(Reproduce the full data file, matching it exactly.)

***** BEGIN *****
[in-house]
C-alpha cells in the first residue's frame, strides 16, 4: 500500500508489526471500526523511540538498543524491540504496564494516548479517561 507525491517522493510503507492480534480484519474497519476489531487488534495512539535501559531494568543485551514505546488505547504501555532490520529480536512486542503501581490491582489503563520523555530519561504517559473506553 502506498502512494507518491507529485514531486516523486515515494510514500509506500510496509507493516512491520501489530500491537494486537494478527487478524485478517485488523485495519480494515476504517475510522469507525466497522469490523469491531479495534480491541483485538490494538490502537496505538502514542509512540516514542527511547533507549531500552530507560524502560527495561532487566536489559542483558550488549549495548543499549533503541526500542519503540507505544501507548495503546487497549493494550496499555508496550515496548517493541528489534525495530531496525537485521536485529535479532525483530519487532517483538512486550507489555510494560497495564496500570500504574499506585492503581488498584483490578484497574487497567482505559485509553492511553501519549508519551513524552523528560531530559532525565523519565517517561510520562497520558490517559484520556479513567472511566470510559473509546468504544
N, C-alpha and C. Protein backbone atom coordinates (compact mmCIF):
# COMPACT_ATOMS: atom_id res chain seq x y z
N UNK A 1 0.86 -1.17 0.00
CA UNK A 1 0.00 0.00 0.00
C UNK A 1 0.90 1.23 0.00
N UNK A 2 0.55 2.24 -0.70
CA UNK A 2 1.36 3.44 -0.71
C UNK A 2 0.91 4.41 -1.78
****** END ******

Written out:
[in-house]
C-alpha cells in the first residue's frame, strides 16, 4: 500500500508489526471500526523511540538498543524491540504496564494516548479517561 507525491517522493510503507492480534480484519474497519476489531487488534495512539535501559531494568543485551514505546488505547504501555532490520529480536512486542503501581490491582489503563520523555530519561504517559473506553 502506498502512494507518491507529485514531486516523486515515494510514500509506500510496509507493516512491520501489530500491537494486537494478527487478524485478517485488523485495519480494515476504517475510522469507525466497522469490523469491531479495534480491541483485538490494538490502537496505538502514542509512540516514542527511547533507549531500552530507560524502560527495561532487566536489559542483558550488549549495548543499549533503541526500542519503540507505544501507548495503546487497549493494550496499555508496550515496548517493541528489534525495530531496525537485521536485529535479532525483530519487532517483538512486550507489555510494560497495564496500570500504574499506585492503581488498584483490578484497574487497567482505559485509553492511553501519549508519551513524552523528560531530559532525565523519565517517561510520562497520558490517559484520556479513567472511566470510559473509546468504544
N, C-alpha and C. Protein backbone atom coordinates (compact mmCIF):
# COMPACT_ATOMS: atom_id res chain seq x y z
N UNK A 1 0.86 -1.17 0.00
CA UNK A 1 0.00 0.00 0.00
C UNK A 1 0.90 1.23 0.00
N UNK A 2 0.55 2.24 -0.70
CA UNK A 2 1.36 3.44 -0.71
C UNK A 2 0.91 4.41 -1.78